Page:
We the People

From April 26 to April 30, I had the privilege of traveling with Greenwich High School’s We the People team to compete at the national finals of the competition in Washington, D.C.

We the People is a civic education program that raises awareness of the foundation of our government and civic responsibility by engaging teams of students in a national competition structured around a set of questions to be answered by students.

The team is divided into units of students comprised of three to five students, each of which is specialized in an individual area of study of the Constitution, ranging from “the philosophical and historical foundations of the American political system” to “challenges facing American constitutionalism.”

Each unit then works collaboratively over the span of a few months to craft and polish a written response to one of three main questions pertaining to the specific area the unit focuses on, as well as study their topic in general in preparation for the annual competition at a state level and a national level, which is in the form of congressional hearings.

The hearings are in the style of a congressional hearing, which involves both a prepared response and a free response period. First, each unit reads a four-minute speech replying to one of the three questions, and the judges then have six minutes to question the students about relevant topics.

The scores of individual units are combined to form a team score. To qualify for the national finals, each school must become the state champions, or come in second place in a state selected to receive a wild card entry, as the Greenwich High School team did.

One of the highlights of the program has been the genuine interest of every student in class in the topics that we discuss. Students added hours of extra reading, writing and editing to already packed schedules every week out of pure enthusiasm and a desire to explore the material on a deeper level than is typical of a high school textbook. Covering the entire We the People curriculum, American government and the six countries involved in comparative government by the beginning of May is no easy feat, and each unit had to come to school at 6:40 a.m. once a week to practice for the hearings because there was not sufficient class time.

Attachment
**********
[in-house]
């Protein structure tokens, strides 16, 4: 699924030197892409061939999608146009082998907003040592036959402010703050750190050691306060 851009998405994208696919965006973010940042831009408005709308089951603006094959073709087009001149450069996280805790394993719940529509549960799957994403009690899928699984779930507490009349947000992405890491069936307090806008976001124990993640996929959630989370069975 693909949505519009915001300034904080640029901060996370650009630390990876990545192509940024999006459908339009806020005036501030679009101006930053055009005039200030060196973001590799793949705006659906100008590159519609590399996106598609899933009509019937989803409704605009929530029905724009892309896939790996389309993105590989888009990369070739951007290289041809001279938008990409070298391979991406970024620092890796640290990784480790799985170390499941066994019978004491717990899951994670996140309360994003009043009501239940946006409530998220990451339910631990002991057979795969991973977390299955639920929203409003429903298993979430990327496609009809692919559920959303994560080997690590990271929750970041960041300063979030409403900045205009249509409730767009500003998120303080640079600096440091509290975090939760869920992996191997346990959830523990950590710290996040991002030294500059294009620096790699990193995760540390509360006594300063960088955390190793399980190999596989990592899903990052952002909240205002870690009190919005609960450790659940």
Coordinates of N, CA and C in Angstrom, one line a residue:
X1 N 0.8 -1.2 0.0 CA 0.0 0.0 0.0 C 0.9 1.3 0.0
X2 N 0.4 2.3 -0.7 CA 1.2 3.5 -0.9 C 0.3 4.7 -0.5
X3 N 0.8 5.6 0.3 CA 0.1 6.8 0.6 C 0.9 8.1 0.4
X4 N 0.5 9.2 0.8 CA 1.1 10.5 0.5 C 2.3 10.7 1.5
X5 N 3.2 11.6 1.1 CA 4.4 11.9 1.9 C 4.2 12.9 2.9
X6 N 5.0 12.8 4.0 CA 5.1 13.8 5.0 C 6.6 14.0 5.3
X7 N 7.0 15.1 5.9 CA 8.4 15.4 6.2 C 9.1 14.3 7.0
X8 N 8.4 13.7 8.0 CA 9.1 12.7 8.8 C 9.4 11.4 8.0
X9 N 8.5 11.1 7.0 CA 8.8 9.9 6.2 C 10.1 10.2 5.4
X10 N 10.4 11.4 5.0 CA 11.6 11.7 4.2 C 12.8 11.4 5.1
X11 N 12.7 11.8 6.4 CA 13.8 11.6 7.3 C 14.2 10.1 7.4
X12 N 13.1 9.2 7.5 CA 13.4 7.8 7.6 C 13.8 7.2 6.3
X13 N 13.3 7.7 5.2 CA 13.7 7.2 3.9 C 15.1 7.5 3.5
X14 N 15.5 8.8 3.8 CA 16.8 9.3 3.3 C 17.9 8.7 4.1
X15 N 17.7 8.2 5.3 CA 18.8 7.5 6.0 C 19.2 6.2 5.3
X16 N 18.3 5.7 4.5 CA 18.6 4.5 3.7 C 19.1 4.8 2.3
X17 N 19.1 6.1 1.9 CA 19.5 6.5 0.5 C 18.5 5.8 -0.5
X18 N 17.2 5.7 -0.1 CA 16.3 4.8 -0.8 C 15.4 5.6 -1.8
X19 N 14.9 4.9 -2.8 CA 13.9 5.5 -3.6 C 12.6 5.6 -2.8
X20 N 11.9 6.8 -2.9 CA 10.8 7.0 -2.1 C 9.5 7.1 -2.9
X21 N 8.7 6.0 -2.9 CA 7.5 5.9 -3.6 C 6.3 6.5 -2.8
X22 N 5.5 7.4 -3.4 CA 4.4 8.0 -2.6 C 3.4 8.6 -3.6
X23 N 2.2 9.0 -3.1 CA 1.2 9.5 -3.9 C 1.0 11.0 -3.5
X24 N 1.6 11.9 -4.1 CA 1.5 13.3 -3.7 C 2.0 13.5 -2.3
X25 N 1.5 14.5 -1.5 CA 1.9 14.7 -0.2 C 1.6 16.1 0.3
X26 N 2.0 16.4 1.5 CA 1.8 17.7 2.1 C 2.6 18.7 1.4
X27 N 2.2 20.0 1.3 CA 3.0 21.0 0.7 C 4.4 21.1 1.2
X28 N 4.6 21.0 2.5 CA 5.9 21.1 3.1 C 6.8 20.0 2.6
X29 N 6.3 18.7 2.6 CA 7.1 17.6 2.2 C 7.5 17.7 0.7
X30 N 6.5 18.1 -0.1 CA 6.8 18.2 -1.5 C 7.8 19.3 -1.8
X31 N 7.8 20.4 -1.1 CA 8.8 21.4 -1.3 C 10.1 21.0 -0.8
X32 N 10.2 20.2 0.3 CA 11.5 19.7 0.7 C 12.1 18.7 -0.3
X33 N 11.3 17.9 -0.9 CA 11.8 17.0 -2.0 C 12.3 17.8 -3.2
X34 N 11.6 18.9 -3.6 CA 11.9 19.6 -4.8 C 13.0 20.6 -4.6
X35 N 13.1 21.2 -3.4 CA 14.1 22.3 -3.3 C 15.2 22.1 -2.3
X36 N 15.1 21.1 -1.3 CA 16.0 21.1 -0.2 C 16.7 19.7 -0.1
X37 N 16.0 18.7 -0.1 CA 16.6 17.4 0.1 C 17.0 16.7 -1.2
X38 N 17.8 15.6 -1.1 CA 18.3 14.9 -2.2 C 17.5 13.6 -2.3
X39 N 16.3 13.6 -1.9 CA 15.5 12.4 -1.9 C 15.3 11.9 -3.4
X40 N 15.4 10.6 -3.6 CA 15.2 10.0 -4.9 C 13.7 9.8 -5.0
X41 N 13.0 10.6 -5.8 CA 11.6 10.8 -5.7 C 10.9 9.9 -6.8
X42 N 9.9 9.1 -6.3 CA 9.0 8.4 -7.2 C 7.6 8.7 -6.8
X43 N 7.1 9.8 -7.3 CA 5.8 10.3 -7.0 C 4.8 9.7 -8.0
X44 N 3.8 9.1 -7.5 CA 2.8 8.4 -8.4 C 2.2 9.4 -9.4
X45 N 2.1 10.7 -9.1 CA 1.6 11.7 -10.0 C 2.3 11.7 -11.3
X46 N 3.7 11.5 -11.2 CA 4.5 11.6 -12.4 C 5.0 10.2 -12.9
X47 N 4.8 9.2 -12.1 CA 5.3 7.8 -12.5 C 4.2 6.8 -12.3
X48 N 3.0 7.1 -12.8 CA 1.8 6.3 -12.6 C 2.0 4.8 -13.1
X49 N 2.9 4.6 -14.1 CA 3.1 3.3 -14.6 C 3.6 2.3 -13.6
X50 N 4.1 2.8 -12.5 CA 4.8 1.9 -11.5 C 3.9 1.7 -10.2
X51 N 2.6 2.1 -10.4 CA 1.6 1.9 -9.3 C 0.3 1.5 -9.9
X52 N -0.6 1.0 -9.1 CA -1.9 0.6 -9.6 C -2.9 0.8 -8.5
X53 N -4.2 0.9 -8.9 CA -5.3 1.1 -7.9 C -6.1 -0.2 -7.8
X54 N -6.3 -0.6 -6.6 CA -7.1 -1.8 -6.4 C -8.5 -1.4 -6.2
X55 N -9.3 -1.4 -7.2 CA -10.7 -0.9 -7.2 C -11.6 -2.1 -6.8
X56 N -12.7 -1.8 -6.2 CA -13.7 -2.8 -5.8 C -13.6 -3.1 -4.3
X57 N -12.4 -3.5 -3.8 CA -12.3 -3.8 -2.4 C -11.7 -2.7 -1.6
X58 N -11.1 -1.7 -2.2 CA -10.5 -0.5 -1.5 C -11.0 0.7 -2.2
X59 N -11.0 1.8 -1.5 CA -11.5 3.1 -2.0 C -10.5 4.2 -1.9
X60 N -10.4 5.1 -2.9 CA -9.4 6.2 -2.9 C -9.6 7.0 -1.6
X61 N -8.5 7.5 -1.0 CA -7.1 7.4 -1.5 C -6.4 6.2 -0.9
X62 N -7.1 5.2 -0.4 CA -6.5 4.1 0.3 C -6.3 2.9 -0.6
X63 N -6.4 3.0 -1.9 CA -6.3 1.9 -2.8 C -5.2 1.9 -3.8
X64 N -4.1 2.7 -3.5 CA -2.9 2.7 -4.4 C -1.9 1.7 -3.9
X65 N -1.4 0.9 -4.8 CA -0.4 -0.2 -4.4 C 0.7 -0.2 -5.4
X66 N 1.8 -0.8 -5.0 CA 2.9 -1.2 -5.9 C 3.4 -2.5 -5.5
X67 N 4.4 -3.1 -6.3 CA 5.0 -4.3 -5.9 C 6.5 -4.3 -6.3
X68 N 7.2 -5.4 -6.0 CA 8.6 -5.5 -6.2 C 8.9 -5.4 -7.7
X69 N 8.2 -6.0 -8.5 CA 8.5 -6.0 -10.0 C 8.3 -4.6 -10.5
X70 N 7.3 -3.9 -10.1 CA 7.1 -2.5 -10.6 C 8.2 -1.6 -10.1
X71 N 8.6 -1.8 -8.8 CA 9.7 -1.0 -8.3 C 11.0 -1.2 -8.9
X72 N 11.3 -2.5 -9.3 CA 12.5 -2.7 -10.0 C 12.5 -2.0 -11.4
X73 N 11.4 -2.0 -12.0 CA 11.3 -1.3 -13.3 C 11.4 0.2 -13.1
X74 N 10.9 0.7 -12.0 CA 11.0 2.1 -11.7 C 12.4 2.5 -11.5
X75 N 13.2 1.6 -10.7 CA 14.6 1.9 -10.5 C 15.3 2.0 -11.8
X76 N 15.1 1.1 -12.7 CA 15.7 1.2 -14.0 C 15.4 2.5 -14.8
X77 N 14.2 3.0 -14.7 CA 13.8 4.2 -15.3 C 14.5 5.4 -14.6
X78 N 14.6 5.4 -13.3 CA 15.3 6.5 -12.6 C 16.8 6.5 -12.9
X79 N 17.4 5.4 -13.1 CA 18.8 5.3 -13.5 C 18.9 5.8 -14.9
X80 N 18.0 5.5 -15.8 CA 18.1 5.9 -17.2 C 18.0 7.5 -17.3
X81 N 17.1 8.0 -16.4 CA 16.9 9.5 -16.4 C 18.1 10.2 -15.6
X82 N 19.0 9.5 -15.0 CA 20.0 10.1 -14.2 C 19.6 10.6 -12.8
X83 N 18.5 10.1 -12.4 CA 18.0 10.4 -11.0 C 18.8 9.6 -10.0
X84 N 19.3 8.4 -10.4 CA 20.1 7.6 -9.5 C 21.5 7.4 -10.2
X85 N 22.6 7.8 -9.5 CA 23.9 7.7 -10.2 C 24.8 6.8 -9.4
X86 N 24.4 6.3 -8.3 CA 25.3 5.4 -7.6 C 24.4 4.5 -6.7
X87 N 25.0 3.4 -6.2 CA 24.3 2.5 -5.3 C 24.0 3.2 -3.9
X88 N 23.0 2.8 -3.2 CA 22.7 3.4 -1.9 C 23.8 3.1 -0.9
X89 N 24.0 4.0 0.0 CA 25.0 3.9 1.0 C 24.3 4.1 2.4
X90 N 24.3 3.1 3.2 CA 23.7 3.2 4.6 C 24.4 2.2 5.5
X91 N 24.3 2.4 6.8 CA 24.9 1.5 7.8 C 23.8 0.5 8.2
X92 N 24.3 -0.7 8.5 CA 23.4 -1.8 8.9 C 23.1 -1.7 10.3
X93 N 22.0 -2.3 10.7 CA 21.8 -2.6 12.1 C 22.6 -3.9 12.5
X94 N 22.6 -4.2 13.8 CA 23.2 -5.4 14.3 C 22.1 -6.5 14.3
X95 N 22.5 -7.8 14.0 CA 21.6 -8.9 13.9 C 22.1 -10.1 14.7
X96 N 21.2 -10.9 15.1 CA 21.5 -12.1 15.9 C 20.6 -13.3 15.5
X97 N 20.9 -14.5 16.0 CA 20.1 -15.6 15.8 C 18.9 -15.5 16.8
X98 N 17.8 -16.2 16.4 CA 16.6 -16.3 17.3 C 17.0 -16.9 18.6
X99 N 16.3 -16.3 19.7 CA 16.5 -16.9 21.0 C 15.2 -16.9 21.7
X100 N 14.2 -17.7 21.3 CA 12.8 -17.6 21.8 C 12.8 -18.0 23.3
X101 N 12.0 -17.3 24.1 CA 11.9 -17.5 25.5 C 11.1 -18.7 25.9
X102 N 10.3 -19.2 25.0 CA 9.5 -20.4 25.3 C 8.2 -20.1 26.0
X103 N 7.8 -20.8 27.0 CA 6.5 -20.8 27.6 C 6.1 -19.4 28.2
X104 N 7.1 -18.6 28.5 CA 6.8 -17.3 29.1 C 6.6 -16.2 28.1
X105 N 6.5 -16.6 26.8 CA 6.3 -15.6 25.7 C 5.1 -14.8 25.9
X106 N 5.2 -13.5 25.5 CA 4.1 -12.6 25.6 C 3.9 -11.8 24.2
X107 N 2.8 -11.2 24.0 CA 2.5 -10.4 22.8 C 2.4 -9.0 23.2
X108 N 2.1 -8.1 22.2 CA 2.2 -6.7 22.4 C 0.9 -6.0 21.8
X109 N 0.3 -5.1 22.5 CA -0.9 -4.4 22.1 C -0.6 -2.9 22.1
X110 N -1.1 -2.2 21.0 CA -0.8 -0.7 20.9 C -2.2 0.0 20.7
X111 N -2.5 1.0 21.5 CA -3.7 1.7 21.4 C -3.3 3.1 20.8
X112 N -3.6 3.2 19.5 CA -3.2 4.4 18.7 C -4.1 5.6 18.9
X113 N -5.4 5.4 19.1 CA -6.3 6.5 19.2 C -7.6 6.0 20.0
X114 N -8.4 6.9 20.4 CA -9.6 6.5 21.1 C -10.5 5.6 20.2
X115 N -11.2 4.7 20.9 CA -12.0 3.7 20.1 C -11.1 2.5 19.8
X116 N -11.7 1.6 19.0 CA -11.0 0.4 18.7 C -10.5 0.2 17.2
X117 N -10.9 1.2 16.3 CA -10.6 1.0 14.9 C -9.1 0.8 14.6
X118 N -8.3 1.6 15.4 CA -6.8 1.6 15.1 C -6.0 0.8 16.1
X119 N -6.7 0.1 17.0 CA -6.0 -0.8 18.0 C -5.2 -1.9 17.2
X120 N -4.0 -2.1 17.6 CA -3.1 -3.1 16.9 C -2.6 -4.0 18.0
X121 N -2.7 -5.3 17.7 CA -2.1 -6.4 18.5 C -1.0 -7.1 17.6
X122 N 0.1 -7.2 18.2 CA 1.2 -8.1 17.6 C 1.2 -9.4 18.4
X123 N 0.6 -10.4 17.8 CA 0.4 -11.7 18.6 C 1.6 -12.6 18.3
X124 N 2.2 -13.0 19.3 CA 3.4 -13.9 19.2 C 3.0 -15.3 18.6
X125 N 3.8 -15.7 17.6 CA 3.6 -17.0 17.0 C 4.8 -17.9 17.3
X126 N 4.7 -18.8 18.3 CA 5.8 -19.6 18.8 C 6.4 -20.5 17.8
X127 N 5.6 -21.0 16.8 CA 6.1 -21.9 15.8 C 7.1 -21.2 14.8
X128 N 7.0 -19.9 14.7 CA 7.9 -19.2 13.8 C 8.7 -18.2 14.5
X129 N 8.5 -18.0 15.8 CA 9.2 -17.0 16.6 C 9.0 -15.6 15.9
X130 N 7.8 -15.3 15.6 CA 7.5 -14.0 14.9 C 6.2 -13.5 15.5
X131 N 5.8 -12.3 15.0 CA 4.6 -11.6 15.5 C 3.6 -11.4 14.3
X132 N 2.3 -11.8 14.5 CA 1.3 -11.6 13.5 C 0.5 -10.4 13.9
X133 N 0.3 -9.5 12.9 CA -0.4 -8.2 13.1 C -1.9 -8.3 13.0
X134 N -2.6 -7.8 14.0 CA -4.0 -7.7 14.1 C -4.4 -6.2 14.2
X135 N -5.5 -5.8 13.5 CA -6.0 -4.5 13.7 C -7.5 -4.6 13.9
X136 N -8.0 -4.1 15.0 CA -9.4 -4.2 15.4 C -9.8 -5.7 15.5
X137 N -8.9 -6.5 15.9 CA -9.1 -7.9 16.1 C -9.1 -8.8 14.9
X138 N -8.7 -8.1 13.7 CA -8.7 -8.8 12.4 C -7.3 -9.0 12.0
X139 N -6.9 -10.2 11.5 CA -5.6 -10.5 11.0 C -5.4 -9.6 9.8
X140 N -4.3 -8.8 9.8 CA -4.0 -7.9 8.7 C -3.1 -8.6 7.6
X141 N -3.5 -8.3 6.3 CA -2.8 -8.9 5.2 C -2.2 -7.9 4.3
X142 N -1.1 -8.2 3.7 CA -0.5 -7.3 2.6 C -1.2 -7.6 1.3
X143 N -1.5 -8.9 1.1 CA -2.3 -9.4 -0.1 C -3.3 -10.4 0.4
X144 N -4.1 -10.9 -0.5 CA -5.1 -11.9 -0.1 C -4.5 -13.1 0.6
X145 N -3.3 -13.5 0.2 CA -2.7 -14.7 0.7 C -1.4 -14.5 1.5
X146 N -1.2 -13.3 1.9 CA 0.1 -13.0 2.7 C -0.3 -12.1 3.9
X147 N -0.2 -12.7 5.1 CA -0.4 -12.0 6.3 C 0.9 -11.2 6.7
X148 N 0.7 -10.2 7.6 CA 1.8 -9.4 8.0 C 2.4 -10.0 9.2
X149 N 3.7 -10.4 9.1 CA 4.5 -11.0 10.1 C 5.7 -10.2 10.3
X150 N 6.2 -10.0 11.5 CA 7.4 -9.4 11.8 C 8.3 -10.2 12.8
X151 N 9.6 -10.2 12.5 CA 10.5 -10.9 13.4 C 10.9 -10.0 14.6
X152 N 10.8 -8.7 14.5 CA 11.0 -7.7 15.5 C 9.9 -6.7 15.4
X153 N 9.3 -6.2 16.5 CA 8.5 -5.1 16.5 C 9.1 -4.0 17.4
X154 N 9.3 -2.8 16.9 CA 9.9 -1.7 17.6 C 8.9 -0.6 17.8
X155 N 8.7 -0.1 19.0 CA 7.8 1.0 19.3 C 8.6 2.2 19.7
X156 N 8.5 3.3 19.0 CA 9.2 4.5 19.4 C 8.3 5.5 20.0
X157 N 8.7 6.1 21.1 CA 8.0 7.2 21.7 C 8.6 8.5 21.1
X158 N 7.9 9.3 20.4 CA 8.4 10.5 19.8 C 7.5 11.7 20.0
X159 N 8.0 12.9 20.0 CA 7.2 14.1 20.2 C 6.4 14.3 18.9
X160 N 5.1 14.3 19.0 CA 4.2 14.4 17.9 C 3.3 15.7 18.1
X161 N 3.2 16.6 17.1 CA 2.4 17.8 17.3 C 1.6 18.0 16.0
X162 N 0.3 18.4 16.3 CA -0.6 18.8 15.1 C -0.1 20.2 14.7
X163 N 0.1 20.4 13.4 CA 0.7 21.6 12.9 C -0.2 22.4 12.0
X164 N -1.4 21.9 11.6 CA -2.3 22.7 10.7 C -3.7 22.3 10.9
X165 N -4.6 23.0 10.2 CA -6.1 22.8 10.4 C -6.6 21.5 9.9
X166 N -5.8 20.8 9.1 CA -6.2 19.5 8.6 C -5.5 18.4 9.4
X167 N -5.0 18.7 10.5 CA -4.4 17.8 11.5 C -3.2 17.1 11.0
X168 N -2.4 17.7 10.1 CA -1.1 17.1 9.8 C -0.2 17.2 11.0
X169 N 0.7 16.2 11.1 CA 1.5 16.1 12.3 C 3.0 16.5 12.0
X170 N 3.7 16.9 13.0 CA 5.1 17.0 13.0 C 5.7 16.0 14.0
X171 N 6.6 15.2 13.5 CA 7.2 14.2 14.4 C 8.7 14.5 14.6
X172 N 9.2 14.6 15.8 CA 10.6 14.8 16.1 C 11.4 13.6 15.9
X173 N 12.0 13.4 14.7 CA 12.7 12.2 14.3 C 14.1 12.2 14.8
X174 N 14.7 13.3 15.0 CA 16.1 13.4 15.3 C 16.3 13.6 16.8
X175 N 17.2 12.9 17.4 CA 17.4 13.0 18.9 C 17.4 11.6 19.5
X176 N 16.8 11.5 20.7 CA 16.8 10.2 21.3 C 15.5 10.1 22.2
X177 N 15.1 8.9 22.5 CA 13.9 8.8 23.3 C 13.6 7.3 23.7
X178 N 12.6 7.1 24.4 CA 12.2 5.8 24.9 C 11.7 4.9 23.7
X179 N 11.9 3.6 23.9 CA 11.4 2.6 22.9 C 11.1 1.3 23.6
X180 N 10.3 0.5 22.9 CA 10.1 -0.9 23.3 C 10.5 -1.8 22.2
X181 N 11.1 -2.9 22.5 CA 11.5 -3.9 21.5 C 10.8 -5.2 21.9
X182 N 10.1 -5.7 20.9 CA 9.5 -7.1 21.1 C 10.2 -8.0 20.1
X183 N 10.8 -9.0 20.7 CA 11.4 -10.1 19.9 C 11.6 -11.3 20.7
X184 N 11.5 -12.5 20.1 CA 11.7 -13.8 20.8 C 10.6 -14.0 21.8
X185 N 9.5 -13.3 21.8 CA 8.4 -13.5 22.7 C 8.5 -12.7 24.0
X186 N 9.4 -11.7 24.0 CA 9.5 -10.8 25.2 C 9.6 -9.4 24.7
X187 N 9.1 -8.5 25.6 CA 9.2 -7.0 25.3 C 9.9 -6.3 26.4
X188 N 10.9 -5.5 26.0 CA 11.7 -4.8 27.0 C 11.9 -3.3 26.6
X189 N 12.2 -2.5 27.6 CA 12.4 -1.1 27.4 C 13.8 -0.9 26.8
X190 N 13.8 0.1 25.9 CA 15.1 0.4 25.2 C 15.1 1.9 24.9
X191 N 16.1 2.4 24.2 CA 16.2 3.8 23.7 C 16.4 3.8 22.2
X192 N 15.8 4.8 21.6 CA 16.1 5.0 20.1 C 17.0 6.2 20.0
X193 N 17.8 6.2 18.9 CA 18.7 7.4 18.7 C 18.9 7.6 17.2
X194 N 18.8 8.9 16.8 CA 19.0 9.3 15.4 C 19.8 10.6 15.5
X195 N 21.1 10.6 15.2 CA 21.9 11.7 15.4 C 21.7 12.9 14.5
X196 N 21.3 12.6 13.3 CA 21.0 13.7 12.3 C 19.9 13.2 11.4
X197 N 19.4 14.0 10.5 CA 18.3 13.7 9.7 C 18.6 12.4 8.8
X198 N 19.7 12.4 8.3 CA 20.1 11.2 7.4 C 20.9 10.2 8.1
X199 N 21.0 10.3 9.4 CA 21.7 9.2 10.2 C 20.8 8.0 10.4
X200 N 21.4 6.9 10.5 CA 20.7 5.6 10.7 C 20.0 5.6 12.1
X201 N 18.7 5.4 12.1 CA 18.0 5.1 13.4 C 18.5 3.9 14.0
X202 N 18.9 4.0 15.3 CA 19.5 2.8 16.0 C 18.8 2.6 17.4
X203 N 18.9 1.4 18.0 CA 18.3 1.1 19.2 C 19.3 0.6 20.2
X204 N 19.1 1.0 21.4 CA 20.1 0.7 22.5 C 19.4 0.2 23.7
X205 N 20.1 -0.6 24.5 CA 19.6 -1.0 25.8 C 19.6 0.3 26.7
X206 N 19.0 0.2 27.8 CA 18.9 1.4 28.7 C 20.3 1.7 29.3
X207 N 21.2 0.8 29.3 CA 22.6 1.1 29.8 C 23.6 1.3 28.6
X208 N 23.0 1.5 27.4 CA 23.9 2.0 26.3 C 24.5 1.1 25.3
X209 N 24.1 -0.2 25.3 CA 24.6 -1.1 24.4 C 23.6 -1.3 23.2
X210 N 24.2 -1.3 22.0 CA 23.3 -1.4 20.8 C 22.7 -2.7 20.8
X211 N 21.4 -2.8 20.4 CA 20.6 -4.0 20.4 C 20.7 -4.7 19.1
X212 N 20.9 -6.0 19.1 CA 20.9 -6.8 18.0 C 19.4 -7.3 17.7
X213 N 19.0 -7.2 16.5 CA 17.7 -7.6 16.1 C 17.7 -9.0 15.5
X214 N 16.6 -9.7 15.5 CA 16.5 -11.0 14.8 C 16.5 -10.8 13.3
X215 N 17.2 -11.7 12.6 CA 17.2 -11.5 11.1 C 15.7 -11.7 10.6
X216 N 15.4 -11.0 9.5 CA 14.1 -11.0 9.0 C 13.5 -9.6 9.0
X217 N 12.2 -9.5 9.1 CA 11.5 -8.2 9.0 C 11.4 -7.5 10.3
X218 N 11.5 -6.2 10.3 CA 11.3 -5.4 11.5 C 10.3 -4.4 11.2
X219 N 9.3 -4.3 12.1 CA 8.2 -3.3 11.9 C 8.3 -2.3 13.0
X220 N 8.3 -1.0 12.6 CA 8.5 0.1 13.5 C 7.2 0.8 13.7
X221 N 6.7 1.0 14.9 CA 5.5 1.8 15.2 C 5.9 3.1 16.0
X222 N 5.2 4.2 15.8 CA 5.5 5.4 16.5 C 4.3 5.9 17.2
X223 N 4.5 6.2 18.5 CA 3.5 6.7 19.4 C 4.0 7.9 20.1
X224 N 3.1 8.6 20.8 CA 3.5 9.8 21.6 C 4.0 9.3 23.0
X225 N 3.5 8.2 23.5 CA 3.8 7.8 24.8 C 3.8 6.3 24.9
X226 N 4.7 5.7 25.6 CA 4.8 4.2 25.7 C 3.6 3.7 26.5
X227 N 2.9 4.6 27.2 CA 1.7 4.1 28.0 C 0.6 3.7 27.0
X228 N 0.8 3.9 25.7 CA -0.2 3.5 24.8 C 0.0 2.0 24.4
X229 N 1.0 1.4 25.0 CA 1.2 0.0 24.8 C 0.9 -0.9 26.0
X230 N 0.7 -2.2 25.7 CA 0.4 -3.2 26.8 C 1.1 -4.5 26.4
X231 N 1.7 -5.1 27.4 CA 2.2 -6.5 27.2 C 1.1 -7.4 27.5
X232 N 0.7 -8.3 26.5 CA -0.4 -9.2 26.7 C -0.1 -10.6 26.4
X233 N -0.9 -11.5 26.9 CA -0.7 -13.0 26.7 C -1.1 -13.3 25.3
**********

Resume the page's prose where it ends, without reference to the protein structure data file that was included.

It’s worth mentioning that waking up to come to school nearly an hour early in the morning may be the greatest sign of dedication from a class of teenagers.

These constitutional scholars-in-training worked tirelessly under the guidance of our coach to analyze Supreme Court rulings, current events, and Federalist papers to support advanced legal and historical arguments and recall evidence at a moment’s notice during questioning.

My classmates’ hard work was rewarded over the weekend when distinguished judges from across the country lauded their ability to apply examples spanning all of American history to difficult constitutional concepts.

While our team did not progress to the final day of competition, which is reserved for the top 10 scoring teams participating, preparing for the We the People competition has endowed my classmates and me with invaluable skills that will serve us both in school and in our careers, thanks to the commitment of the students and mentors involved in the program.


Danielle Connolly is a junior at Greenwich High School.

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